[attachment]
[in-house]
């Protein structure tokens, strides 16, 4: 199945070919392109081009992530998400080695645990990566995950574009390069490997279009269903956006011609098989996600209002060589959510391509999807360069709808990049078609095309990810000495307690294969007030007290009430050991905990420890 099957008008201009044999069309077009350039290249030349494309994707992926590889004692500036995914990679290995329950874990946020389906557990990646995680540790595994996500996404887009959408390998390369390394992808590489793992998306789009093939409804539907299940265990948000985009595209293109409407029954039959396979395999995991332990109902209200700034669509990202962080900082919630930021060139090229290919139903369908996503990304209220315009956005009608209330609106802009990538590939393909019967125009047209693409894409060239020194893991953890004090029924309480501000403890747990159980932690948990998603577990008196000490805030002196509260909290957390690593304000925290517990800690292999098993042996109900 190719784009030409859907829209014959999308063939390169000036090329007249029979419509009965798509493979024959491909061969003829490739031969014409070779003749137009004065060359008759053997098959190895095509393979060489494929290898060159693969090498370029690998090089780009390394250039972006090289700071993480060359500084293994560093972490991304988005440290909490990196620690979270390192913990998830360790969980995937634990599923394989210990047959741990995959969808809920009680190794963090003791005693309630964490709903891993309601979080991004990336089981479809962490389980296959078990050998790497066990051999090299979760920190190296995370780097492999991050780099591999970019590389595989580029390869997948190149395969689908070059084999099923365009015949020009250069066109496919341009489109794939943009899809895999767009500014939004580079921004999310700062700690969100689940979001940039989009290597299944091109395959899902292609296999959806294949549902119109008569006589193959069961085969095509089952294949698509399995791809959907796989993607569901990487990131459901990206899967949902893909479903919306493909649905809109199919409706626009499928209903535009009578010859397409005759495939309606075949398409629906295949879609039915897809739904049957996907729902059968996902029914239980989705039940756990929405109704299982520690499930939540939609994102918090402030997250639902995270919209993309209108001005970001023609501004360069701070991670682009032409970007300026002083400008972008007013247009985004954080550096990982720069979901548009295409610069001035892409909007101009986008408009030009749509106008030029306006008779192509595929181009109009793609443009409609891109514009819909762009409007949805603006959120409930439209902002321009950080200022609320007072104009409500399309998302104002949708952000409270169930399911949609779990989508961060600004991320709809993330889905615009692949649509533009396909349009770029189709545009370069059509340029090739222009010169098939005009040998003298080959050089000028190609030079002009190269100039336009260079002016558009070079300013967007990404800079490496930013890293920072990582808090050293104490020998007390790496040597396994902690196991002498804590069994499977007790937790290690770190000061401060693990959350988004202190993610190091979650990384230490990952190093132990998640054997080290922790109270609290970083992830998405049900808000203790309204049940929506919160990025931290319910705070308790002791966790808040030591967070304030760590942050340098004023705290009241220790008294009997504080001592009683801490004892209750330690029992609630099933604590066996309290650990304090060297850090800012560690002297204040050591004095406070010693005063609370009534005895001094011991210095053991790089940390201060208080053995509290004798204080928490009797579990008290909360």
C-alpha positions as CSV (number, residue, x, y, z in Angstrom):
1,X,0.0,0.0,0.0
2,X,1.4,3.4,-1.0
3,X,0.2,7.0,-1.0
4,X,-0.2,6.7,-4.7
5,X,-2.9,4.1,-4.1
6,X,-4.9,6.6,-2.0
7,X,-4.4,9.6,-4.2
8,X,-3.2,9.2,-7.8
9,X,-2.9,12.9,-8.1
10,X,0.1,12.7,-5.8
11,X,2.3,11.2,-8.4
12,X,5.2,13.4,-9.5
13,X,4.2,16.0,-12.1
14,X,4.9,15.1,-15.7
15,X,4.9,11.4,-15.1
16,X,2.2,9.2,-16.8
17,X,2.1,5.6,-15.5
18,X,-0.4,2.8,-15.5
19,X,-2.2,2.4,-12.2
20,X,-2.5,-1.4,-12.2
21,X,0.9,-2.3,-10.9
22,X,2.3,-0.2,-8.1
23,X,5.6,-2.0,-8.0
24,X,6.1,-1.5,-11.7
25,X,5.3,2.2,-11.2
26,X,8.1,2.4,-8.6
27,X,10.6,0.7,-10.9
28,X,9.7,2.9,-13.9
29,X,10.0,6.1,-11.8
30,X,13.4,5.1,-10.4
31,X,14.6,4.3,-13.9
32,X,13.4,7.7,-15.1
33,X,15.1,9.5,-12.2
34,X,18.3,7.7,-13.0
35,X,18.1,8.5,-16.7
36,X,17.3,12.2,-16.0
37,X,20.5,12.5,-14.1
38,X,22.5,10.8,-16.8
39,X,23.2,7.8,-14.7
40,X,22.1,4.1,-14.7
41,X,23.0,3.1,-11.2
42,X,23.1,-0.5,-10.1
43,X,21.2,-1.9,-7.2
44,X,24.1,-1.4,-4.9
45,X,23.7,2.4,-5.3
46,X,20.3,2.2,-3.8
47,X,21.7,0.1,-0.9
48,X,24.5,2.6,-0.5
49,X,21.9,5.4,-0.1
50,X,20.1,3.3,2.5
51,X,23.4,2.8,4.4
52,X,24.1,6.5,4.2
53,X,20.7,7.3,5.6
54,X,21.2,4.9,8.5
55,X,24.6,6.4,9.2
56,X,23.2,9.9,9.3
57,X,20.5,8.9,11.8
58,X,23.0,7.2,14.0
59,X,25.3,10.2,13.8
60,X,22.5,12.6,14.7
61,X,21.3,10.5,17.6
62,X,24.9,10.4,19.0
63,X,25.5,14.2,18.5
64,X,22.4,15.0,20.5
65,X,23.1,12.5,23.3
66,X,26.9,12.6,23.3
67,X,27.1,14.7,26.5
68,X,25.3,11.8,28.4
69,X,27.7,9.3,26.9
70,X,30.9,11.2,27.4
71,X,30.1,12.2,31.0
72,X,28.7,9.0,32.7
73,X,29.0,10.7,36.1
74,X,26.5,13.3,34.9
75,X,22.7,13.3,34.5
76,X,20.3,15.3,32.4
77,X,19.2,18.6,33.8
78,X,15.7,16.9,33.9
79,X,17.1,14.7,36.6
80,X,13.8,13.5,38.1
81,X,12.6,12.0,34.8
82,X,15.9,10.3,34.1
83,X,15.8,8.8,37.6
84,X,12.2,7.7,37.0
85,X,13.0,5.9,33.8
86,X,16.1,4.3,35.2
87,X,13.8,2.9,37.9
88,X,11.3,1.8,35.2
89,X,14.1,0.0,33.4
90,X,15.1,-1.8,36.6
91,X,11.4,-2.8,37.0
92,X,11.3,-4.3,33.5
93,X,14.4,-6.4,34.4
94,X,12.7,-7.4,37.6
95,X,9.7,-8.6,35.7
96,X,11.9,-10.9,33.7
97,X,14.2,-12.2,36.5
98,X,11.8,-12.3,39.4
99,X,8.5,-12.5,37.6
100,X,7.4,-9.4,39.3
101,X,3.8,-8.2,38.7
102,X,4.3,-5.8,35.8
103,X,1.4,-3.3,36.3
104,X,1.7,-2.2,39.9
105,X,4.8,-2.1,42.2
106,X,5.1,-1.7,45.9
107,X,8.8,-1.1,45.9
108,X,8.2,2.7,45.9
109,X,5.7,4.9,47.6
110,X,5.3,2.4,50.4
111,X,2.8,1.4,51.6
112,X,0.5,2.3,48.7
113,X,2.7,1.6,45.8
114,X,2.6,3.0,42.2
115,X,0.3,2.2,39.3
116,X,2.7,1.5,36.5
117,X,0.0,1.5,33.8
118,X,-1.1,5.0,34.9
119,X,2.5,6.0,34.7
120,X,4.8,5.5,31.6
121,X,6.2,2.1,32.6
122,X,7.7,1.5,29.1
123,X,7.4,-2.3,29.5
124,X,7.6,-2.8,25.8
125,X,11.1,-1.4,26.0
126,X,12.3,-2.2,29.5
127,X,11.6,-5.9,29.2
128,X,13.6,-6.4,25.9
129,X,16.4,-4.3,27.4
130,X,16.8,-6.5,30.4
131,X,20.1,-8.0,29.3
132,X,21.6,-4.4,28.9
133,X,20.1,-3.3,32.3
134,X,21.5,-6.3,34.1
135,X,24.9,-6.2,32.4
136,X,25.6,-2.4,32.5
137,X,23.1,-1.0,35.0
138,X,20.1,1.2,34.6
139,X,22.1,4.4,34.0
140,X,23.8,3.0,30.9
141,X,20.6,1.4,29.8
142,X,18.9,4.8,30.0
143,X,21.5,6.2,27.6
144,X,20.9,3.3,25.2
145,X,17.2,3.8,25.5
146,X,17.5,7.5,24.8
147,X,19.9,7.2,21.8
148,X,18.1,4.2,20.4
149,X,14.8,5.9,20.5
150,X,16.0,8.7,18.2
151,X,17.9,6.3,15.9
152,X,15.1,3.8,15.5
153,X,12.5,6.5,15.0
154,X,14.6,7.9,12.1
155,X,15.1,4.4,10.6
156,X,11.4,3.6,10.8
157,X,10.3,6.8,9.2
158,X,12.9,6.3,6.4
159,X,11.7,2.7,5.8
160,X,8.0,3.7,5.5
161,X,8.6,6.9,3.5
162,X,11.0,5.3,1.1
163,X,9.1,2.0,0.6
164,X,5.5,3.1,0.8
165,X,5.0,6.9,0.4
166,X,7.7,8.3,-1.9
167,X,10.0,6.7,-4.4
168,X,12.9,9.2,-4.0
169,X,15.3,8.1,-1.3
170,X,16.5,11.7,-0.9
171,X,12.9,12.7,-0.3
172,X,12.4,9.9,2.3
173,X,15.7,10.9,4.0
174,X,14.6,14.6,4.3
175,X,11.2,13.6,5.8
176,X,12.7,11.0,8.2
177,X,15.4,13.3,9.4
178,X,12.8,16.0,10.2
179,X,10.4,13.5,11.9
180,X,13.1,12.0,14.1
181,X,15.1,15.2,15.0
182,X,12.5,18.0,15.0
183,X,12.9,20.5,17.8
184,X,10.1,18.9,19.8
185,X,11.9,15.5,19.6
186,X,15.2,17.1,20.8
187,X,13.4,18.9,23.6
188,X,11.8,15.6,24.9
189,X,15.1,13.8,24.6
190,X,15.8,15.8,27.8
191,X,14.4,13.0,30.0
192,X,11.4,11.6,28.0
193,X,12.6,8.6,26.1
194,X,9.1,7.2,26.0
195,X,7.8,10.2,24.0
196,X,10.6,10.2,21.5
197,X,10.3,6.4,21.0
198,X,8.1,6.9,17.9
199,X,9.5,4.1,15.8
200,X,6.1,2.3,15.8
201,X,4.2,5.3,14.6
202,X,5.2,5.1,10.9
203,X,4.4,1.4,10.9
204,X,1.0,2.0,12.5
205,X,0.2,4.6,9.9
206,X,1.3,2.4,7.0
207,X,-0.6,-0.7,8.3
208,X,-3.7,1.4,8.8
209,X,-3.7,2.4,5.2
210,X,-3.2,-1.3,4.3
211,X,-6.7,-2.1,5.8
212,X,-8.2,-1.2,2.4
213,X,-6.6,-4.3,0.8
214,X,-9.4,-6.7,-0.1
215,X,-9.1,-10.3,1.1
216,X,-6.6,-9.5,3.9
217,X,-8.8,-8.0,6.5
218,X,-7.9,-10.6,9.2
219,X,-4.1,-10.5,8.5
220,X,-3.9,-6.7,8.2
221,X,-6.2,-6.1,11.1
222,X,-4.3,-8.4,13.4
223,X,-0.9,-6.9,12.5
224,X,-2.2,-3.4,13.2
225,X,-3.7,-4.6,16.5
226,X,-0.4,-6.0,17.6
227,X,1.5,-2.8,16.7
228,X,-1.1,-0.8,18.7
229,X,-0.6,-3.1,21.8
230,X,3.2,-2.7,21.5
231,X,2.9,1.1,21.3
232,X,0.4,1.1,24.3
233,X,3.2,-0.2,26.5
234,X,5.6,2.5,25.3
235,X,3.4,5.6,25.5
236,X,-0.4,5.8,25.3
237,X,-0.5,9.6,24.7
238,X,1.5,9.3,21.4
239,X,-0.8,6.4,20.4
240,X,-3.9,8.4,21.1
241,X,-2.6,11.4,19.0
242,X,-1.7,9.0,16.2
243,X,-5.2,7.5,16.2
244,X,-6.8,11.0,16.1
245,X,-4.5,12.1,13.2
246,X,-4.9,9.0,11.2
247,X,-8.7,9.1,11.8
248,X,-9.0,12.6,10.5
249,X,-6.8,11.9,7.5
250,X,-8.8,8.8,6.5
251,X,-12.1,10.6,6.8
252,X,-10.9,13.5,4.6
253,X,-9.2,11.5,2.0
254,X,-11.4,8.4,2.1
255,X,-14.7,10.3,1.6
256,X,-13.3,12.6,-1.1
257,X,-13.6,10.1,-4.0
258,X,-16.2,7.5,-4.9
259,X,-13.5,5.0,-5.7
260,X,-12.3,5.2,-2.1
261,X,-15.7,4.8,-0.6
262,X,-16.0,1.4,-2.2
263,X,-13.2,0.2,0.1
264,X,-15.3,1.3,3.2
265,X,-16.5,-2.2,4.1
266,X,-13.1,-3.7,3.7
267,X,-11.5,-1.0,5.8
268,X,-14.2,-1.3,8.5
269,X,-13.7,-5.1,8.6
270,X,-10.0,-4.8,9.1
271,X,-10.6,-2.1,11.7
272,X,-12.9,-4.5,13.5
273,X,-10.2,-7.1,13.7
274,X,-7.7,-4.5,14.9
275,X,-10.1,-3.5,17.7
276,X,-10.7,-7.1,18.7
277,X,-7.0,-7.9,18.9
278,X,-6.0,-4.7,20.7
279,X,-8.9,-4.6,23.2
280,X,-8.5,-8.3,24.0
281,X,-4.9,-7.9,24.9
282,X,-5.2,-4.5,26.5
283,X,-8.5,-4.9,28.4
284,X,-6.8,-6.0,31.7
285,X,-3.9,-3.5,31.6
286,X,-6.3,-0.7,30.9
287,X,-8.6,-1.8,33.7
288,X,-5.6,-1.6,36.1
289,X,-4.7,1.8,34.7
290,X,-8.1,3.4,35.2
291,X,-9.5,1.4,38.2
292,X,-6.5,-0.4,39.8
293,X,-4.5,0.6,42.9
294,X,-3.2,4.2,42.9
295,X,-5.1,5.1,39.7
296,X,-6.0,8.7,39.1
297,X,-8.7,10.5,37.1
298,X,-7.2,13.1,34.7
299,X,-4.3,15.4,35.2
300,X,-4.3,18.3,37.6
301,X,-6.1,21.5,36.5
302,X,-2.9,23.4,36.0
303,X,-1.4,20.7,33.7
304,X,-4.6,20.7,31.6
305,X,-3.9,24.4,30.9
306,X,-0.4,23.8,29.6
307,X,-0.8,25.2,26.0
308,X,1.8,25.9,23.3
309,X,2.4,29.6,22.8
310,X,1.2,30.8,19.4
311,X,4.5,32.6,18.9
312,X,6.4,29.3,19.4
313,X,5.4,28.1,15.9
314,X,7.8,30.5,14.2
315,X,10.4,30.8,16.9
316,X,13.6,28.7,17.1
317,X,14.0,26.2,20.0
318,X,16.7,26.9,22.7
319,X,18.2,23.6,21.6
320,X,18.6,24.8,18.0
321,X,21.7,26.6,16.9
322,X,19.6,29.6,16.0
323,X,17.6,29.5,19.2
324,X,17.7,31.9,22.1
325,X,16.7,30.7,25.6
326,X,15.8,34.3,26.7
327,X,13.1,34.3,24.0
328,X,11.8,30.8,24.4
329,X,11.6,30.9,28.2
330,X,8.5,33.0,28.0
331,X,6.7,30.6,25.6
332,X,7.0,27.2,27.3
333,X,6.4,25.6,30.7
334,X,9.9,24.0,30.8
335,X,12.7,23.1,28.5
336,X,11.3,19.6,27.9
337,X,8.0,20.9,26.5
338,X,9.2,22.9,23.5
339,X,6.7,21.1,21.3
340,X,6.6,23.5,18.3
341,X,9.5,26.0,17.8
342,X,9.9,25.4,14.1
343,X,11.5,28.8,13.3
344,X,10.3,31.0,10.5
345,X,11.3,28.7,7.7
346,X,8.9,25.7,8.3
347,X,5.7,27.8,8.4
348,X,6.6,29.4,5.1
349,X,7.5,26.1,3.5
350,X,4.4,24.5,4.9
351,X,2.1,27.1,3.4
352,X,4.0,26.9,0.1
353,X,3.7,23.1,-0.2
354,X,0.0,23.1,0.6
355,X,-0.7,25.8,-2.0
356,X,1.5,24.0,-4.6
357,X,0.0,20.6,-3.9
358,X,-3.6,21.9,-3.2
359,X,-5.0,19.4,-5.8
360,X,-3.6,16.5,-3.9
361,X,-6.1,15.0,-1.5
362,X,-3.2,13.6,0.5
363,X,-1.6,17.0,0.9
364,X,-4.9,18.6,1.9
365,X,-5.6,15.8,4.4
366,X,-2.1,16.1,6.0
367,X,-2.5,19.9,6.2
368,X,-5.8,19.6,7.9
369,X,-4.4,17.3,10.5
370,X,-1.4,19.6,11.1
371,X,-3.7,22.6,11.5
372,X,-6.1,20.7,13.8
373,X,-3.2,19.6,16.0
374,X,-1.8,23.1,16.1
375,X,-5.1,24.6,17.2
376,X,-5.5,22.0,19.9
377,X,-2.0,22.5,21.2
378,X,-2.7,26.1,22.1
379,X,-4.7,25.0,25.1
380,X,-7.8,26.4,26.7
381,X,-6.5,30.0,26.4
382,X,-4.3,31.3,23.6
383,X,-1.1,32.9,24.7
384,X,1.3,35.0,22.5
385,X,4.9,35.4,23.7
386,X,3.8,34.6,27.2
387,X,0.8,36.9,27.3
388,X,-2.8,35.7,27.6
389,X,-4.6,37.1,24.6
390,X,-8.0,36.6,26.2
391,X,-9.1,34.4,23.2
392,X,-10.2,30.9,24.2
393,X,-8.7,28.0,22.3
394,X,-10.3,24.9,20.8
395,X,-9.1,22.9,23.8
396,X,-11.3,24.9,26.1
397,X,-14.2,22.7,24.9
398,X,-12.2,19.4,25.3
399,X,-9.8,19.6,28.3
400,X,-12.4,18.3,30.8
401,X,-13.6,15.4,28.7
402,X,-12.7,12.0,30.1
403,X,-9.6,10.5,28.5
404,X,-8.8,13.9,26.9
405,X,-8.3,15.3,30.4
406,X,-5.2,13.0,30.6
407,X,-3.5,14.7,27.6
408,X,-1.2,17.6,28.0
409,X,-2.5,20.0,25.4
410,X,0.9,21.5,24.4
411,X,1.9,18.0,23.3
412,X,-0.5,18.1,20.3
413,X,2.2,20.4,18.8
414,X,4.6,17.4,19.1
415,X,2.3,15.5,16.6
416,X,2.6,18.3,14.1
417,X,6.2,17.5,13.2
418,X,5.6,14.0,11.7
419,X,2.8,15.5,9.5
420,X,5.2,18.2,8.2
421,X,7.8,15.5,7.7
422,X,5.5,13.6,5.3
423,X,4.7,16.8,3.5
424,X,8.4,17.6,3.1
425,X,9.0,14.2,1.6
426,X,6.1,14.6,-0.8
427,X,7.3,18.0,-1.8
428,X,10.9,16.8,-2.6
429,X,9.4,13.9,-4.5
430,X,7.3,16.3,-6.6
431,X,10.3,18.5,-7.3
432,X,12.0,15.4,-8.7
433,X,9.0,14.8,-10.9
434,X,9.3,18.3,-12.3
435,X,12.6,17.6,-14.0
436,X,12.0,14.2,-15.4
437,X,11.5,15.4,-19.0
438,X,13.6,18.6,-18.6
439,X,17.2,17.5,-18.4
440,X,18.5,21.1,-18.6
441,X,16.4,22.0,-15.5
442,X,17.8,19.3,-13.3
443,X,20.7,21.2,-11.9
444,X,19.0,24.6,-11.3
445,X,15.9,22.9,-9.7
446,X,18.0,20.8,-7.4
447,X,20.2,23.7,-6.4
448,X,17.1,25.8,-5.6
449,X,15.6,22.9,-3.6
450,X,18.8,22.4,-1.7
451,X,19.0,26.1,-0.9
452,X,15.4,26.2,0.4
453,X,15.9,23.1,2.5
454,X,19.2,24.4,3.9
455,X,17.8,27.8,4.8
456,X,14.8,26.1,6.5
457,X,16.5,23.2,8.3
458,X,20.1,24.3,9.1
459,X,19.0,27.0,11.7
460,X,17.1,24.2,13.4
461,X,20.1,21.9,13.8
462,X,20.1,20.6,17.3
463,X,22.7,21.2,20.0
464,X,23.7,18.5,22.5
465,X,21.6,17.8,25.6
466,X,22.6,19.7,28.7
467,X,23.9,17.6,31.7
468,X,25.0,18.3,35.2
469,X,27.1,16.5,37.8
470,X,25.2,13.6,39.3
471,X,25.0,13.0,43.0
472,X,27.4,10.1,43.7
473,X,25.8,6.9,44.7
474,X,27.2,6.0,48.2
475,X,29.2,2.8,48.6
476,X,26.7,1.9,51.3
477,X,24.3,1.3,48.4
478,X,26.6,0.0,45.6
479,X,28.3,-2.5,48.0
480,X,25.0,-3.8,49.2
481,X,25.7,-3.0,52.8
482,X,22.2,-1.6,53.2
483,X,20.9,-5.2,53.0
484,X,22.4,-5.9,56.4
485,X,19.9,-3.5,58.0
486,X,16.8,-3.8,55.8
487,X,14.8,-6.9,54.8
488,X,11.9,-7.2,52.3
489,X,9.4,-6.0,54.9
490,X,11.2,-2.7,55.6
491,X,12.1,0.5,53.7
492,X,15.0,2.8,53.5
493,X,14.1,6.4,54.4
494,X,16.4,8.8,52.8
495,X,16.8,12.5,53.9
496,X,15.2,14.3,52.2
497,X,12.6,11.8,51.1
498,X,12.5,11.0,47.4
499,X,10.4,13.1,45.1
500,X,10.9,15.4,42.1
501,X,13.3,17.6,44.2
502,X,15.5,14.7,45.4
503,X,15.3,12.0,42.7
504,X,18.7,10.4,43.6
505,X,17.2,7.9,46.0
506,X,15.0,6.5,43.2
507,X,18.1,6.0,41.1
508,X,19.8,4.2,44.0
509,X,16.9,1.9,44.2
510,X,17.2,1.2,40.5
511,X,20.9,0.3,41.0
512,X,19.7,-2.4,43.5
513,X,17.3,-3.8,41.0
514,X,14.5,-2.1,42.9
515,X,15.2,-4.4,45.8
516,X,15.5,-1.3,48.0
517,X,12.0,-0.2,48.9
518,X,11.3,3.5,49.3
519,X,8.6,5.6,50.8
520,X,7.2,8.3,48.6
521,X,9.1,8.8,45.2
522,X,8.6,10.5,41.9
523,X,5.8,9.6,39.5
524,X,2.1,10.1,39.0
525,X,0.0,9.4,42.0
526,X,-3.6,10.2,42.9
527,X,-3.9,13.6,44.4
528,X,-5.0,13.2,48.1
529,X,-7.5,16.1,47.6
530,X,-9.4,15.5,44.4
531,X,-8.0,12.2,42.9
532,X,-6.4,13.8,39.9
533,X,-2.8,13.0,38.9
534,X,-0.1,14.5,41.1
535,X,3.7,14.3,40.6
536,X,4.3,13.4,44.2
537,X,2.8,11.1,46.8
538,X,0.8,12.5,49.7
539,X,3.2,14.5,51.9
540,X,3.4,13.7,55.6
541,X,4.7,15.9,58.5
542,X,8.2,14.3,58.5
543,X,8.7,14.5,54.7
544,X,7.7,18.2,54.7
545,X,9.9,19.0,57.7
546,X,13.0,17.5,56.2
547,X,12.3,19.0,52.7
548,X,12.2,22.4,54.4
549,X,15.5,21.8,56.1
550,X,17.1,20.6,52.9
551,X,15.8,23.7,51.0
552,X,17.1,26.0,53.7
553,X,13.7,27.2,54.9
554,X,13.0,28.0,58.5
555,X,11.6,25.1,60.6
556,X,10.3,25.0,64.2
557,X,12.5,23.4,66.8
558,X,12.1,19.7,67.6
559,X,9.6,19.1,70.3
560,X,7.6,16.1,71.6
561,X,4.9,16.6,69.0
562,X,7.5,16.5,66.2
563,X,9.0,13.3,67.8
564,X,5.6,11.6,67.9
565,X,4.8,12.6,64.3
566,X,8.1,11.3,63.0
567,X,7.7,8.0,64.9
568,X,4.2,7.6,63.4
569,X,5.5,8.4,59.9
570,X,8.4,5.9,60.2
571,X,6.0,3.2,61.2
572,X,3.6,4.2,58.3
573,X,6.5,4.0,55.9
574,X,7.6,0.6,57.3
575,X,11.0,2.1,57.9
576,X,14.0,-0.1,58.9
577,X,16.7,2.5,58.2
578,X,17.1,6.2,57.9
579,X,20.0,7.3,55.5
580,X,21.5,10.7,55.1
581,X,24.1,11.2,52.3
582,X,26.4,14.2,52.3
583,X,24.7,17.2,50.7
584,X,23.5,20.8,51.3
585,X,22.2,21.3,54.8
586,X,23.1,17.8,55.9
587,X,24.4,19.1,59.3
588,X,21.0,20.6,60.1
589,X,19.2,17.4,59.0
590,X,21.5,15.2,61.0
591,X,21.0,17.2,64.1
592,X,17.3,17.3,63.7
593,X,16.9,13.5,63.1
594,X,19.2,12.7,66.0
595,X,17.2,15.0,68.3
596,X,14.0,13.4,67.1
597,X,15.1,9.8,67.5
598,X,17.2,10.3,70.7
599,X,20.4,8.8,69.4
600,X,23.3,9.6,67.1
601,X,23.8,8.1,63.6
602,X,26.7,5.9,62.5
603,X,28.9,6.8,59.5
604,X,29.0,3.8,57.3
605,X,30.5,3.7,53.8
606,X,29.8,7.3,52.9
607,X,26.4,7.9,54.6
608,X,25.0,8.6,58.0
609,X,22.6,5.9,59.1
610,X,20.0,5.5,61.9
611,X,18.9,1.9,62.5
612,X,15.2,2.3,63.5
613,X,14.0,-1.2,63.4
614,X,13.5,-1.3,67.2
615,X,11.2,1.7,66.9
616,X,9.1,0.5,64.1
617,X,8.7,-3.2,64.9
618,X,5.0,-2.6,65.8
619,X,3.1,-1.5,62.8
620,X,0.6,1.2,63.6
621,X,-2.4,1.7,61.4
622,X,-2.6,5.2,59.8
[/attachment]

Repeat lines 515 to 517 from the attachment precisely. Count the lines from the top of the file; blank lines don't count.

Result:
512,X,19.7,-2.4,43.5
513,X,17.3,-3.8,41.0
514,X,14.5,-2.1,42.9